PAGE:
Culture Can’t Wait reminds the community of what can be accessed.
In pandemic terms, summer has been a significant time for the Detroit Cultural Center, where the community again can find inspiration and solace from in-person experiences with various forms of creative expression.
Doors began opening once more — although not all the way — by institutions adhering to restrictions imposed to protect the health of employees and guests. Doner, the Southfield-based ad agency, used its resources to produce a video, Culture Can’t Wait, that reminds the community of what can be accessed.
Sascha Raiyn of WDET narrated the attractions of the Detroit Institute of Arts (DIA), Charles H. Wright Museum of African American History, Detroit Historical Museum, Michigan Science Center, Hellenic Museum of Michigan, The Scarab Club, Detroit Public Library and Carr Center.
Also going along with safety considerations, only a crew of two worked on the video that provides reminders of how culture “moves us forward” as a “record of survival.” The narration affirms: “The more we create against all odds, the more we discover our inner strength.”
Whether showcasing artistry from across the centuries at the DIA, offering a current exhibit about Greece’s role in Nazi Germany’s defeat at the Hellenic Museum of Michigan or displaying artifacts from the Motor City’s past at the Detroit Historical Museum, presenters invite members of the Michigan community to return.
“What is different [about being open during the pandemic] depends on the institution, but we all worked with the National Sanitation Foundation for coming up with playbooks, guidelines and protocols for keeping visitors and staff safe,” said Felicia Eisenberg Molnar, DIA executive director of strategic initiatives.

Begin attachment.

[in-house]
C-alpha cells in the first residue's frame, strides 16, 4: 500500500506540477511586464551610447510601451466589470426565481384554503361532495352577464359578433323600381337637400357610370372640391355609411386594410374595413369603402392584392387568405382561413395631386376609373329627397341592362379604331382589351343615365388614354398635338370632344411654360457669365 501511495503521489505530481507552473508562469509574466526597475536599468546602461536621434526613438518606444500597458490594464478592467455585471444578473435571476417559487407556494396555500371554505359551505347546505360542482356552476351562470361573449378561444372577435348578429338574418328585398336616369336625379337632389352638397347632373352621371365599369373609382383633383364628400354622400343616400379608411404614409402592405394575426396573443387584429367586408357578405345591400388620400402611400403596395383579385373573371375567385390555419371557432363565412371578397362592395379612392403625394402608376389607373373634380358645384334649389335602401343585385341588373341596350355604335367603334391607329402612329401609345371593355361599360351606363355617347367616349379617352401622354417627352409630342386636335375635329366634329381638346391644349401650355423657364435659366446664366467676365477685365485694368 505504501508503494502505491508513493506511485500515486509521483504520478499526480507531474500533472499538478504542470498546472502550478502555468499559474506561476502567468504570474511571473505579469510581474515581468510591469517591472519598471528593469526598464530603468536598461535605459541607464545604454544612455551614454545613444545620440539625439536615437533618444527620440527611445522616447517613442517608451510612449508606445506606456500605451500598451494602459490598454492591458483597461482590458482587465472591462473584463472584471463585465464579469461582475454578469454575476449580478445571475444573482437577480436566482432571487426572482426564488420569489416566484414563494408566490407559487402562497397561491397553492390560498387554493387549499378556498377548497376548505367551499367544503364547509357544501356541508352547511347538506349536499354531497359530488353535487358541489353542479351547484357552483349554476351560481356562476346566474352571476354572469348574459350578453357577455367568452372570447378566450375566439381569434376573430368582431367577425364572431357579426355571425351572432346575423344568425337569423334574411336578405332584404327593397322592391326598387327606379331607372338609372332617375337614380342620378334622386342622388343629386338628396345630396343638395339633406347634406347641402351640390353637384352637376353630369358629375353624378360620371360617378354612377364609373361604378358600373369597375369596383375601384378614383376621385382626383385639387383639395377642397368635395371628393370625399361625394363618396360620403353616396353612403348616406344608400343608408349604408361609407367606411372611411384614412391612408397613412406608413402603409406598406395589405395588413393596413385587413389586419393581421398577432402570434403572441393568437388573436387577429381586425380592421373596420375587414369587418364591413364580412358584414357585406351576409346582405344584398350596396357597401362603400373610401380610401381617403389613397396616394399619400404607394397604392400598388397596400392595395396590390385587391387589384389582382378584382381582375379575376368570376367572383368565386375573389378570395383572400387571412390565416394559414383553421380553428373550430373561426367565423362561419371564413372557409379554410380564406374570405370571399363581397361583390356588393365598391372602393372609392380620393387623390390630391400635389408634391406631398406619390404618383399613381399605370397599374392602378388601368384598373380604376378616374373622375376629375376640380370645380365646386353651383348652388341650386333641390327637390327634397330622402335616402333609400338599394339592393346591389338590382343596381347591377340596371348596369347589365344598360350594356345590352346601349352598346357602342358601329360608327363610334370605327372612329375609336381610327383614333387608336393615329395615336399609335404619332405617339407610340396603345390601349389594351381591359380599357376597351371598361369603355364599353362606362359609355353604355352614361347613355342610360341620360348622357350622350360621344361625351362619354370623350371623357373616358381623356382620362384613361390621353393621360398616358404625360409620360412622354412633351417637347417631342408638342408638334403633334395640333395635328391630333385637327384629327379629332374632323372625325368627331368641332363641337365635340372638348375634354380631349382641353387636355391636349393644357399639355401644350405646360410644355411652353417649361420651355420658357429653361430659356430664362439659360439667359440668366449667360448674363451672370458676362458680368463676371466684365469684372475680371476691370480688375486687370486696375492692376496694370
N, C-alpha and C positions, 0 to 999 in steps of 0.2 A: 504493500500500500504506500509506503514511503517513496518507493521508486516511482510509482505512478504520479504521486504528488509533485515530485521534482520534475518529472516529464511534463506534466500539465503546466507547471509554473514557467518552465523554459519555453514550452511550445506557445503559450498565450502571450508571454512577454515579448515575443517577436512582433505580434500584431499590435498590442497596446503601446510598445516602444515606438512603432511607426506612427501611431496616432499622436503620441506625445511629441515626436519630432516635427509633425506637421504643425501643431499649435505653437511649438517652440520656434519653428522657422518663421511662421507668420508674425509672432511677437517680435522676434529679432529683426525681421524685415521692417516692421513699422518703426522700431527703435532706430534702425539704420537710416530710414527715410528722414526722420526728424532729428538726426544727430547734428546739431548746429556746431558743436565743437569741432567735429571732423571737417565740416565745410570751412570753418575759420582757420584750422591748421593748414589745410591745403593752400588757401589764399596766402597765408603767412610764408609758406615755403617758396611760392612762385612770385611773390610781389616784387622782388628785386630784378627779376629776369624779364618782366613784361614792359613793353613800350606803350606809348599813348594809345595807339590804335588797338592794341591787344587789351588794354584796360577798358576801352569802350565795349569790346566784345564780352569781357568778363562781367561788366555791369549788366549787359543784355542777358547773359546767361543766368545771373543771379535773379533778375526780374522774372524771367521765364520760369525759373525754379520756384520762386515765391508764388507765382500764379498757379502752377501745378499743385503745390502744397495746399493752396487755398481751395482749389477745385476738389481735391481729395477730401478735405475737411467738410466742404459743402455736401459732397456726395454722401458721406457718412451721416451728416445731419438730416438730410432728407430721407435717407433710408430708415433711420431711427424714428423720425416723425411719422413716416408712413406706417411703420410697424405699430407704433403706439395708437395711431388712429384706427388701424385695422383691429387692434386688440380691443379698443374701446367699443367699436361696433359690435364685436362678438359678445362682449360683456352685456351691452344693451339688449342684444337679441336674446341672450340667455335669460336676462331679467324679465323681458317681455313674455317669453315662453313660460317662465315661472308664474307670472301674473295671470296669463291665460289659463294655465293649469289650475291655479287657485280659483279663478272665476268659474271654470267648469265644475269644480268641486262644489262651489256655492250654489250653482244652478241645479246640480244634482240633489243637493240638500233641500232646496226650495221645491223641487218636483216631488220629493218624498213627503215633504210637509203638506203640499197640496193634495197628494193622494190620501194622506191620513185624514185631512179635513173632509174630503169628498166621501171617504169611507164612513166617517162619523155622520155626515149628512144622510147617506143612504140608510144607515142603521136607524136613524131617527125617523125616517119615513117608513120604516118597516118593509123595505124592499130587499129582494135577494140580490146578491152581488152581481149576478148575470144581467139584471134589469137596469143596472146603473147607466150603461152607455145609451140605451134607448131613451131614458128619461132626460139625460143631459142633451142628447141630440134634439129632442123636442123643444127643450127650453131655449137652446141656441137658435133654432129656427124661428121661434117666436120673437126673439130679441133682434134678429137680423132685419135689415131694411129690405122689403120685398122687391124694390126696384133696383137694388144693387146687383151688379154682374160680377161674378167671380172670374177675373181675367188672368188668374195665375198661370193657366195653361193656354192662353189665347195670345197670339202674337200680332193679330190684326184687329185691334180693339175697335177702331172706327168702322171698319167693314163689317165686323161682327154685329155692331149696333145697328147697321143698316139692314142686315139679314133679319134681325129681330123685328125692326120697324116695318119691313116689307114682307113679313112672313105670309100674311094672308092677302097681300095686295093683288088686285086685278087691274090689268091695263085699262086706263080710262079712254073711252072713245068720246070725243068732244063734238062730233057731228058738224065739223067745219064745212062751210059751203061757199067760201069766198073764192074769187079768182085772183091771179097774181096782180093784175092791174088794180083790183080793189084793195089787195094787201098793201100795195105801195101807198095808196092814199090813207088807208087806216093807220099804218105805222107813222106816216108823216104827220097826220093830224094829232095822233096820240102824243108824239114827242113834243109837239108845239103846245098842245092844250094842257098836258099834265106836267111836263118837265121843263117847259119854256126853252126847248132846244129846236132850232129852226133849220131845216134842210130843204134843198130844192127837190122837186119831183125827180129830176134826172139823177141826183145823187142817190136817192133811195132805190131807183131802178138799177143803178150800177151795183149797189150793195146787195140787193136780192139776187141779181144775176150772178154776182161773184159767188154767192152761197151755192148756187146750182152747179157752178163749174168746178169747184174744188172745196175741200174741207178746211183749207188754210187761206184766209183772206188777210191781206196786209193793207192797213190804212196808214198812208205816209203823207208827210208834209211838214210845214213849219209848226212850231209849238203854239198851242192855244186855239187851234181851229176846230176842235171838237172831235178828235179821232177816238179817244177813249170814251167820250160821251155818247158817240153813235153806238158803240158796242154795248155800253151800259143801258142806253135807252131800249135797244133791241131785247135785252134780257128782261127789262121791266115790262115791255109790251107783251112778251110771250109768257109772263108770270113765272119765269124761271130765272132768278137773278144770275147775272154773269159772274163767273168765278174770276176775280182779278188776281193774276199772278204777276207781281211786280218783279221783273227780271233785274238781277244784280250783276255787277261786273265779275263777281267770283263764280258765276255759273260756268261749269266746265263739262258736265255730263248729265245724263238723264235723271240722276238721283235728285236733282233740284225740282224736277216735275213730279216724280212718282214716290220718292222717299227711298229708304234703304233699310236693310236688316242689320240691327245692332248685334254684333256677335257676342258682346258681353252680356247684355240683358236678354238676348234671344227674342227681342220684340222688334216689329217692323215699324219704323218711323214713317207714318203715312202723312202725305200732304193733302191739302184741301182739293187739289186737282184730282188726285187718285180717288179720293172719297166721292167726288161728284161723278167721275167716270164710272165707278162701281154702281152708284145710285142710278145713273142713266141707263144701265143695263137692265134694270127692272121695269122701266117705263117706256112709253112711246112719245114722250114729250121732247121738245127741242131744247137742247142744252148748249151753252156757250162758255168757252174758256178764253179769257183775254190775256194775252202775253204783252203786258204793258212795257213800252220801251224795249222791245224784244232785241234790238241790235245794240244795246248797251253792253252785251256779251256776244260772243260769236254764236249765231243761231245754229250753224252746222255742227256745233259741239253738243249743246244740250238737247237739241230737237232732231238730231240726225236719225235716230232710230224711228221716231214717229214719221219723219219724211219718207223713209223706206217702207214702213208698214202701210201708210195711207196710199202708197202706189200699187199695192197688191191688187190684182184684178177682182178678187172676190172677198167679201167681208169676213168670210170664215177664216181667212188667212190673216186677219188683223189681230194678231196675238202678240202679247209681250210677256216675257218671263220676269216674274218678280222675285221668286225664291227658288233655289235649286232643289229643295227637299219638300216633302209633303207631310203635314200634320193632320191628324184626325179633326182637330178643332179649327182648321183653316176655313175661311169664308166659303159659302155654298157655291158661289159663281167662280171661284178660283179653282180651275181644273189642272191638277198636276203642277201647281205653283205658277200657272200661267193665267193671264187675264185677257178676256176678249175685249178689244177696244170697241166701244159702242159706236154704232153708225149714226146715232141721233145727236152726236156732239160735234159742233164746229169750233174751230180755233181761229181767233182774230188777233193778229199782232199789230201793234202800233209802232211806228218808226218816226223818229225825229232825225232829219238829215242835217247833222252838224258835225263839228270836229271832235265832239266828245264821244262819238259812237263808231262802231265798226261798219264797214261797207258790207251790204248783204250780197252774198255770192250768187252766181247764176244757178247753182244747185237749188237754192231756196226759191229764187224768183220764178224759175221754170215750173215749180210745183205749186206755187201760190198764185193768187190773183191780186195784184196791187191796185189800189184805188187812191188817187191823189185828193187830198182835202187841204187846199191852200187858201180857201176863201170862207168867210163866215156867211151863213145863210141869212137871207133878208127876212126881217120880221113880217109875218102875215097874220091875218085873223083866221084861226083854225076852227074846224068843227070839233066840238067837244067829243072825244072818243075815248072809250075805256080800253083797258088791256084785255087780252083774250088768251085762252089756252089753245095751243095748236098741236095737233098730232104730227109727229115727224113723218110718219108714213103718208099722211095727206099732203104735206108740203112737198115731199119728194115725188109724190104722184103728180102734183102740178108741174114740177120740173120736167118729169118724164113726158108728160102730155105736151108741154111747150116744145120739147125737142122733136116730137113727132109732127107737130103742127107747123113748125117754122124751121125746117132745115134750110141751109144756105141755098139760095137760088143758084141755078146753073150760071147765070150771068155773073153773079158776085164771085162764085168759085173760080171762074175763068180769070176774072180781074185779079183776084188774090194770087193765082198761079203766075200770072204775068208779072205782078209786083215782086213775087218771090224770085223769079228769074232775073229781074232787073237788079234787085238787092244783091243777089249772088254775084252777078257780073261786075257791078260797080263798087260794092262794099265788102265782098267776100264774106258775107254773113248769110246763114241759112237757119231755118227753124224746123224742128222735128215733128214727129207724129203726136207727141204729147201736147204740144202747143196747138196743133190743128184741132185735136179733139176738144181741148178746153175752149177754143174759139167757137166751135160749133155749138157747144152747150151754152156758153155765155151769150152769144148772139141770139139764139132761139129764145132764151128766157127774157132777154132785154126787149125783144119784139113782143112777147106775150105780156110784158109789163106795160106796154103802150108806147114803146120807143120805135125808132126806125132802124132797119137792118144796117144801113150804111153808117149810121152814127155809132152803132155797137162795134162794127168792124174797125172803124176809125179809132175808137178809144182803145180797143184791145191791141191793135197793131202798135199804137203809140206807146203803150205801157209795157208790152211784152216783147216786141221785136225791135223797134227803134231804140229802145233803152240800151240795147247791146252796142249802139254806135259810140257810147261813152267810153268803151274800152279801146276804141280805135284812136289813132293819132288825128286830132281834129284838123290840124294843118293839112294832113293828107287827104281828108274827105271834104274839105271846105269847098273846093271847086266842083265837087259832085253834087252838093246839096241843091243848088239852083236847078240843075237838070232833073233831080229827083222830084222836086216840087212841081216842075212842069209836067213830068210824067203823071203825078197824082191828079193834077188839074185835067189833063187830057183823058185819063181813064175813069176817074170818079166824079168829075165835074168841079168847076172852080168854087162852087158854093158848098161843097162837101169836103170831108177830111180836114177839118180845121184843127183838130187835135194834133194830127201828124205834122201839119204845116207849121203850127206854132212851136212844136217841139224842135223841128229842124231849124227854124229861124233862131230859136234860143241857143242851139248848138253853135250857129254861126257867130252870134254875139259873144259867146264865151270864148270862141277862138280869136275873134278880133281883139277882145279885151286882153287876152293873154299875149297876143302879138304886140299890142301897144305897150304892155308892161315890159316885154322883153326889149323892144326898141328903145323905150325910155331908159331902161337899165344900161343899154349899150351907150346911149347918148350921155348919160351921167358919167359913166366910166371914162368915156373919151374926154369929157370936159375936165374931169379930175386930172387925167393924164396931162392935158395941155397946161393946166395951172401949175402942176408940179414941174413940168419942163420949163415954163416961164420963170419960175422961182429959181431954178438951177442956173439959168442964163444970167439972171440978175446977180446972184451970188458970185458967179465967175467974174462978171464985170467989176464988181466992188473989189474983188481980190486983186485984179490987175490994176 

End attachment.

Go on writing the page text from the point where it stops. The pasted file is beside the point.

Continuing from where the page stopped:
“The guidelines that were developed are in synch with the governor’s emergency orders so there are specific capacity loads inside buildings which are being adhered to. People have to wear masks to meet state requirements for staff and visitors, and the food service is not open.”
At the DIA, there is advance-timed ticketing as the visiting level has been at 20 percent of capacity. Prospective visitors can go to the website to check whether preferred times are available. The other institutions can be contacted to learn about their altered hours.
“The work of cultural center planning initiatives was begun about two years ago,” said Molnar, who attends Congregation Shir Tikvah in Troy. “The cultural planning group has been meeting over many issues, and that’s how this video came about as overseen by Midtown Detroit Inc.
“The video is a beautiful effort by Doner to create synergy between these institutions and highlight the world-class institutions that we have in Detroit and the treasures that are here for people to enjoy during these times.”
While pointing out the aesthetics, Molnar also points out that the staff is taking over much of the responsibilities of volunteers with extra attention given to sanitation.
“Doner was thrilled to be involved in this important initiative,” said Jimmy Kollin, executive vice president for business development and communications and a member of Temple Israel.
“Our agency is keenly aware of the importance and impact of the arts and our cultural center. We have been longtime supporters. Creating this beautiful film required creativity in the conceptual — and production — phases. We shot this film with one director/cameraman and one camera assistant spaced 6 feet apart, wearing masks and abiding by all state and CDC guidelines.
“We are so fortunate to have such cultural riches in our city — all conveniently located in one concentrated area. Our hope is this work will inspire more visits, further educate our community and inspire creative thinking. After all, that’s how we move forward.”
Culture Can’t Wait can be seen on the websites and social media channels for the Detroit Institute of Arts, Detroit Public Library, Detroit Historical Museum, Scarab Club and Doner’s social feeds.